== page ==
• Hypertension: It is considered to be the most important modifiable risk factor for stroke. With the increasing age, the risk of developing hypertension also increases regardless of the hypertension status. Alongside medical hypertension control, the hypertensive patients are also encouraged to engage in lifestyle behavioral modifications, such as dieting and increase physical activity. These two methods of hypertension remain the most effective strategies in reducing stroke risk. 37
  • Diabetes mellitus is an independent risk factor that increases the risk for stroke by 2 folds. 38
  • Dyslipidemia: Stroke incidence also increases with an increase in total cholesterol level and low LDL. It causes thick and hard plaque to build up in your arteries and thus clog them. Subsequently reducing the flow of blood and leading to an infarct.
  • Cardiovascular issues like Atrial fibrillation (AF) for the longest, the relation between AF and stroke has been initially assumed to be due to blood stasis in the fibrillating left atrium that causes a thrombus to form and embolize to the brain. however recent data challenged this assumption stating that, First, around one-third of patients do not show evidence of AF until after a stroke despite being preceded by months of continuous monitoring of the heart-rhythm.39 Second, other types of arrhythmias like PSVT have also been linked to stroke risk. Finally, those with a genetic mutation that is associated with AF like the gene for Natriuretic Peptide Precursor A, can have a stroke even before the onset of AF.40
  • Kidney Disease : The risk of stroke is high in patients with chronic kidney disease, especially in patients on dialysis
  • Diet and Exercise: low Physical inactivity is linked with many health issues, stroke included. In those who are physically active, their risk of stroke is lesser than those who are not active. The relationship is explained with the fact that exercising decreases blood pressure, reduces excess body fat and subsequently diabetes. 41
  • Smoking is also considered a major risk factor for stroke, which nearly doubles the stroke risk. 42 
  • Alcohol. heavy drinking associated with an increased risk of ischemic stroke. 43
  • Substance abuse like cocaine, heroin, amphetamines, and ecstasy have shown to increase risk of both the ischemic and hemorrhagic stroke. 44

a continuously updated well known and widely used score that is used to estimate a 10-year stroke risk stratified by the gender is the The Framingham Stroke Risk Profile (FSRP). It combines the various predictors of stroke like age, systolic blood pressure, anti-hypertensive therapy, diabetes, cigarette smoking, left ventricular hypertrophy by electrocardiogram, and the presence of cardiovascular disease (coronary heart disease, peripheral vascular disease, congestive heart failure). 45 There are other scores, which were developed from different population samples, that determine the risk of stroke and include additional metrics like physical disabilities, depression, and marital status. 46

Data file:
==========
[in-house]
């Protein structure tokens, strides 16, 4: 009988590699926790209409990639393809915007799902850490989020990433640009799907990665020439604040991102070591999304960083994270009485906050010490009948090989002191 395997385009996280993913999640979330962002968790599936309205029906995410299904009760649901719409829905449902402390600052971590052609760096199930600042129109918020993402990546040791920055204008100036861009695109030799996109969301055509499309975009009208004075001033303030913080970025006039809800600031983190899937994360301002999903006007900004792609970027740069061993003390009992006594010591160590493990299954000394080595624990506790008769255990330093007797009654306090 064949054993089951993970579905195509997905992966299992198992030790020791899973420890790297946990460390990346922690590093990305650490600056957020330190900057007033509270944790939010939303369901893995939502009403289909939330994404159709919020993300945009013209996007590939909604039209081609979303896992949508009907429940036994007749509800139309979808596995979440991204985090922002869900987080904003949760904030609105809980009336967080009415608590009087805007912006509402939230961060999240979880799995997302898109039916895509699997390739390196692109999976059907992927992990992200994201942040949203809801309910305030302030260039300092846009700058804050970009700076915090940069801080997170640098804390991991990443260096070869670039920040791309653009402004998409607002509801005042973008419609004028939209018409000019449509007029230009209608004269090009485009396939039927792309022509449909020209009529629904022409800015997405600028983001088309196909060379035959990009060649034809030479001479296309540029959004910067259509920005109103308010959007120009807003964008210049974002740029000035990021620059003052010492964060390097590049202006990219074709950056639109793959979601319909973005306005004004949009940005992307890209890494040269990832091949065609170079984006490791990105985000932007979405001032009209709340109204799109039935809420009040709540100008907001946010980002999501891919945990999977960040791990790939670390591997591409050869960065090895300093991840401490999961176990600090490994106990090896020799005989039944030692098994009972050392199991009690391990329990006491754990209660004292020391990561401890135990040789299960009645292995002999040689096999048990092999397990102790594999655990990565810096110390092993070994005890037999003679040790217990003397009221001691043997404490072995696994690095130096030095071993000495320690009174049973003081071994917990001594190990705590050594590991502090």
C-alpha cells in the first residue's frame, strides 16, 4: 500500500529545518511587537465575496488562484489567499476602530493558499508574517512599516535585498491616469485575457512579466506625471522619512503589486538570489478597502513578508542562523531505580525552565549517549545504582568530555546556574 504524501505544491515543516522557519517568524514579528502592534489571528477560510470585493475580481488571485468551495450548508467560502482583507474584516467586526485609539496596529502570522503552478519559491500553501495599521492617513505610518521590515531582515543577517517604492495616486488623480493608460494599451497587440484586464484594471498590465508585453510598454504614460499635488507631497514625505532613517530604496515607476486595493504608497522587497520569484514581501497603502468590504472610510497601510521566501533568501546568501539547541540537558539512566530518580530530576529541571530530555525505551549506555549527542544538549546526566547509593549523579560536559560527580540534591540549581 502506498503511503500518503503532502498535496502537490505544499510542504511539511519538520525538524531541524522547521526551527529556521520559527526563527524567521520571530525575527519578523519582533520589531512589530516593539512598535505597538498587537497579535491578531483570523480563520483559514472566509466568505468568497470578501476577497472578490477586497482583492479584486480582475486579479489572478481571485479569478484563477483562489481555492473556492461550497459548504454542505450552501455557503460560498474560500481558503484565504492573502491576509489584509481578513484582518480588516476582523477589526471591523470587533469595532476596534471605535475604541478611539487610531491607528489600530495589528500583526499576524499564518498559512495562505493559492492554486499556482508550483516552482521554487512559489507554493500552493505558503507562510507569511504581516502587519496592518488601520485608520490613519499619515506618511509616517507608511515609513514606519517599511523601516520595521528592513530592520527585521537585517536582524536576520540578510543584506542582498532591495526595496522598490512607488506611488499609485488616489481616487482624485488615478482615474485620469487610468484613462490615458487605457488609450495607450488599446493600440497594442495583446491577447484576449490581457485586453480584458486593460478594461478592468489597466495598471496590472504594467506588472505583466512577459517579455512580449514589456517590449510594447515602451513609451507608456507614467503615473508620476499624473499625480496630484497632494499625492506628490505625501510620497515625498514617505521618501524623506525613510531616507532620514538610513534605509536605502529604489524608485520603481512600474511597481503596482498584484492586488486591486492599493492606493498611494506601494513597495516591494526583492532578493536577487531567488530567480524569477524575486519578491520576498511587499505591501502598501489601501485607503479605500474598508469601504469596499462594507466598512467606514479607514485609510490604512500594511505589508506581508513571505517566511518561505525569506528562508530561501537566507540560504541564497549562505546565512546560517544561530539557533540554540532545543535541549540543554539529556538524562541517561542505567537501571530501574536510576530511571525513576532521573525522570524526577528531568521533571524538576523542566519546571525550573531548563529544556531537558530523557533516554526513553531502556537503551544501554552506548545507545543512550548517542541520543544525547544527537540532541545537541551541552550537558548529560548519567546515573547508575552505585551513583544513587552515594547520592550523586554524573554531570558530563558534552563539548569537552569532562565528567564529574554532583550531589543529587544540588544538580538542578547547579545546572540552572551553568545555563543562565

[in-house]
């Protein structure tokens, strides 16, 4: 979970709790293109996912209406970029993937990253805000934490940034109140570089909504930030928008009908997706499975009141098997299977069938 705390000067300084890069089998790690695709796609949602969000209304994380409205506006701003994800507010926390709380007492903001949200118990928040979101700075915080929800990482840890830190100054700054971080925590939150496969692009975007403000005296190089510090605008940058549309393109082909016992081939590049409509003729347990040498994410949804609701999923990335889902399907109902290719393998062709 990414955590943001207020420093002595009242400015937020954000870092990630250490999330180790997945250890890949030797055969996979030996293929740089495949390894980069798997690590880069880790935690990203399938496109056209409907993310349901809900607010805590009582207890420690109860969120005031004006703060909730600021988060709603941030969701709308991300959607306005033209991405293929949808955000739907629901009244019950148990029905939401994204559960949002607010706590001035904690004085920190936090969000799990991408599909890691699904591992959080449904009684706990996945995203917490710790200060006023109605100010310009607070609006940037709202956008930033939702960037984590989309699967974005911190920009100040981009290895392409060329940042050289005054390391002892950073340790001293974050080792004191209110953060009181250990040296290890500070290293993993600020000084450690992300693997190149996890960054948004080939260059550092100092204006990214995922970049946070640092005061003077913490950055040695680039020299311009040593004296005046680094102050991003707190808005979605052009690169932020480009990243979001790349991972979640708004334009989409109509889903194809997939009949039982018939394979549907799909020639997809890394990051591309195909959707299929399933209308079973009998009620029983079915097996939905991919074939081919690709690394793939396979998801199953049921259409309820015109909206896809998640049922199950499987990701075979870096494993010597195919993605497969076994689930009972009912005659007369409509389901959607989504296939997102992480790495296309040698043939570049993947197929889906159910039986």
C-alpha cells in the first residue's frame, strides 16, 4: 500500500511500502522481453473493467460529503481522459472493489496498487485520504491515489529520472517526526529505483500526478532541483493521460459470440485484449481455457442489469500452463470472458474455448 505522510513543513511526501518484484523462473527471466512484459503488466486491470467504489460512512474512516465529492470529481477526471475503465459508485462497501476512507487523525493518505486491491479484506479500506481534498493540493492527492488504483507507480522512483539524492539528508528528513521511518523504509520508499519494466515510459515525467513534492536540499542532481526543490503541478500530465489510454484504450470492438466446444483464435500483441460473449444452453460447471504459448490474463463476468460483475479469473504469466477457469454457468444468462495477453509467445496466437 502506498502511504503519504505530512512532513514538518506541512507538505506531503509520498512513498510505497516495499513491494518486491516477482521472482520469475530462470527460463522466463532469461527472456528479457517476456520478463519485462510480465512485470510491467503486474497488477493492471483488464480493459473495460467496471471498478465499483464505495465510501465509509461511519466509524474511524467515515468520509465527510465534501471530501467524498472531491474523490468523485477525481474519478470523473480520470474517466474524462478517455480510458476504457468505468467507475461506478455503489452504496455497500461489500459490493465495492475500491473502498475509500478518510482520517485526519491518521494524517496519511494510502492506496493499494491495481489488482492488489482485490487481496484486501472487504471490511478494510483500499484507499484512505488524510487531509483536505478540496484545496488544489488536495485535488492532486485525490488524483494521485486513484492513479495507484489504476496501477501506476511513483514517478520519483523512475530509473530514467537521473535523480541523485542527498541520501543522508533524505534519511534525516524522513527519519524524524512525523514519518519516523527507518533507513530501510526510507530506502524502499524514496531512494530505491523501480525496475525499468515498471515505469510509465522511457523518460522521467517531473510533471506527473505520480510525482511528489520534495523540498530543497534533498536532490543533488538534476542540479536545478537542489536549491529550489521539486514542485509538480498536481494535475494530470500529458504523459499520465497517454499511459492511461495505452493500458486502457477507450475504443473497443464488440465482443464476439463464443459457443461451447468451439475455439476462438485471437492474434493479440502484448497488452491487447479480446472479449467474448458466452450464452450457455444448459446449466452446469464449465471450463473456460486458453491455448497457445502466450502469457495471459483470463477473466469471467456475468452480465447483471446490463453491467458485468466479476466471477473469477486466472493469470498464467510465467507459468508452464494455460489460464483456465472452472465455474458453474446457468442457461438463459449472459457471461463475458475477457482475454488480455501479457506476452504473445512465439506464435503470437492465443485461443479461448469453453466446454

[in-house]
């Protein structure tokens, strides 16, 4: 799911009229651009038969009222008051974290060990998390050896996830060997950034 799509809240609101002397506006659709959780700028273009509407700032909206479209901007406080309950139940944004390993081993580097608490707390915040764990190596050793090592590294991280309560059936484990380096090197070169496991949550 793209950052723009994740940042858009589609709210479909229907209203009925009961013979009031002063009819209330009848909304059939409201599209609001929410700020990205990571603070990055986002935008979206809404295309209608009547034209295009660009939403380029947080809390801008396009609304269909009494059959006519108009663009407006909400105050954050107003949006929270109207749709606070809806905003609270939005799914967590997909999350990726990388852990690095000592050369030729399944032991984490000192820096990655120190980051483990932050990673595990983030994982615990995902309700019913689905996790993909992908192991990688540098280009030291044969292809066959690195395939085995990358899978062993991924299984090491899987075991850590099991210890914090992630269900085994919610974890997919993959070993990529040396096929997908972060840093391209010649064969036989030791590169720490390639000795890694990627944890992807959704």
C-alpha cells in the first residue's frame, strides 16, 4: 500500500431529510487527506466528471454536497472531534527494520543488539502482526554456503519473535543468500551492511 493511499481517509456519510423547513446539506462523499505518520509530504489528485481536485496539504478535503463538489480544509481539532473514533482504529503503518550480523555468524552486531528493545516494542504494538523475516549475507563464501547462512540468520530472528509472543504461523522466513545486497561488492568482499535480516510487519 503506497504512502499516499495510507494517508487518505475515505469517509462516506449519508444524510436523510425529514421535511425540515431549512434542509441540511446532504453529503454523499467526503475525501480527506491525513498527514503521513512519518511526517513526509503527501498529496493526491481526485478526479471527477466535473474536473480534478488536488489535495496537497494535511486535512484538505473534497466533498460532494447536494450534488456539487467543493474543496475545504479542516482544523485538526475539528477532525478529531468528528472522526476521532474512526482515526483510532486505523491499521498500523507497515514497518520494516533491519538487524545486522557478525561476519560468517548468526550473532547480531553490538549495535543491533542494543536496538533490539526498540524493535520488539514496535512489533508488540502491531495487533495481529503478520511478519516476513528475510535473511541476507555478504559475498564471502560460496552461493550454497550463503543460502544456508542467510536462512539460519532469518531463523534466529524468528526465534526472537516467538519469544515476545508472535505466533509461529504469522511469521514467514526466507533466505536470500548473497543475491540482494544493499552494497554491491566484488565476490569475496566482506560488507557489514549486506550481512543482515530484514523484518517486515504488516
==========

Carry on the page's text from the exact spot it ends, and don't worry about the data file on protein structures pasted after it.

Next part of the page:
Stroke typically presents with a sudden rapid onset of neurological deficits. The signs and symptoms that the patient presents vary depending on the area of the brain is involved and whether a main artery or its branches are affected. Thus, the clinical presentation is influenced by the size of the infarct.

cerebral vascular territories

Figure 1. Case courtesy of Assoc Prof Frank Gaillard.

Mainly, focal weakness and speech disturbance are the two most common physical findings of ischemic stroke. Other signs and symptoms of ischemic stroke that are also considered as most common are listed below: 13, 14, 15


  • Subjective arm weakness
  • Subjective leg weakness
  • Self-reported speech disturbance
  • Subjective facial weakness
  • Arm paresthesia
  • Leg paresthesia
  • Headache
  • Non-orthostatic dizziness
  • Seizure


  • Arm and/or leg paresis
  • Aphasia
  • Dysphasia or dysarthria
  • Hemiparetic or ataxic gait
  • Facial paresis
  • Eye movement abnormality or diplopia
  • Visual field defect

The person might be present with speech problems and will have a difficulty understanding what others are saying and may be confused. Face droopiness, which is the weakness of one side of the face, is another visible clinical finding. It is usually accompanied with vision problems in either one or both eyes. The person may have a blurred, blackened or a double vision. Moreover, he may develop a sudden weakness or feeling of numbness or the arm or leg. This often affects just one side of the body. To test this, ask the person to raise both arms over the head at the same time. If one arm begins to fall, it may be a sign that they are having a stroke. They may also have a problem with maintaining balance, so they will present with a troubled walking. Furthermore, a sudden, severe headache that is accompanied by vomiting, dizziness or altered consciousness, may indicate that they are having a stroke.



History and physical examination are the initial steps to diagnosing stroke. The most important component to obtain from the history is when was the person last seen normal and with no symptoms. Stroke treatment is most effective when given as soon as possible as it has a narrow time window of effectiveness. Quick assessment of the person with suspected acute ischemic stroke is made to determine the most suitable intervention among the available options as well as further assess the eligibility for thrombolysis.16